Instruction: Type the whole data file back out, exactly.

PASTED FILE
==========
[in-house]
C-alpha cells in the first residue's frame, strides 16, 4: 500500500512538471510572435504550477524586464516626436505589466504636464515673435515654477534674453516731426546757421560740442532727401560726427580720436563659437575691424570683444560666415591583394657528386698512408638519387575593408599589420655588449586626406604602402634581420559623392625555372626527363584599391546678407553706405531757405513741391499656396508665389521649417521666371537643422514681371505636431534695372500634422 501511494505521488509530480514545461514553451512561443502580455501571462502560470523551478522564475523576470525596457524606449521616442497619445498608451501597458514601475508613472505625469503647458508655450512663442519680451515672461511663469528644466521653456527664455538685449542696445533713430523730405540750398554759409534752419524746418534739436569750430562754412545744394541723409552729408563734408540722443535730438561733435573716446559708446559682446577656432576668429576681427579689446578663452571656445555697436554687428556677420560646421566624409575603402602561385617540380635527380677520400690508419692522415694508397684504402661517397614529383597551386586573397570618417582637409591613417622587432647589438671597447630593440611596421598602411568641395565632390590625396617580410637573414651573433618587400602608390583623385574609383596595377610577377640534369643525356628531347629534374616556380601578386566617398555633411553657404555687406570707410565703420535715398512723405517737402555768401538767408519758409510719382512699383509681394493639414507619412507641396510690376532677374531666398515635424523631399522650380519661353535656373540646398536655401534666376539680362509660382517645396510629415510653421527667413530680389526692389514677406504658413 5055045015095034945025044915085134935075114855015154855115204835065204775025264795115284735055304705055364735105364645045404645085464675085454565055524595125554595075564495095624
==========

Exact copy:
[in-house]
C-alpha cells in the first residue's frame, strides 16, 4: 500500500512538471510572435504550477524586464516626436505589466504636464515673435515654477534674453516731426546757421560740442532727401560726427580720436563659437575691424570683444560666415591583394657528386698512408638519387575593408599589420655588449586626406604602402634581420559623392625555372626527363584599391546678407553706405531757405513741391499656396508665389521649417521666371537643422514681371505636431534695372500634422 501511494505521488509530480514545461514553451512561443502580455501571462502560470523551478522564475523576470525596457524606449521616442497619445498608451501597458514601475508613472505625469503647458508655450512663442519680451515672461511663469528644466521653456527664455538685449542696445533713430523730405540750398554759409534752419524746418534739436569750430562754412545744394541723409552729408563734408540722443535730438561733435573716446559708446559682446577656432576668429576681427579689446578663452571656445555697436554687428556677420560646421566624409575603402602561385617540380635527380677520400690508419692522415694508397684504402661517397614529383597551386586573397570618417582637409591613417622587432647589438671597447630593440611596421598602411568641395565632390590625396617580410637573414651573433618587400602608390583623385574609383596595377610577377640534369643525356628531347629534374616556380601578386566617398555633411553657404555687406570707410565703420535715398512723405517737402555768401538767408519758409510719382512699383509681394493639414507619412507641396510690376532677374531666398515635424523631399522650380519661353535656373540646398536655401534666376539680362509660382517645396510629415510653421527667413530680389526692389514677406504658413 5055045015095034945025044915085134935075114855015154855115204835065204775025264795115284735055304705055364735105364645045404645085464675085454565055524595125554595075564495095624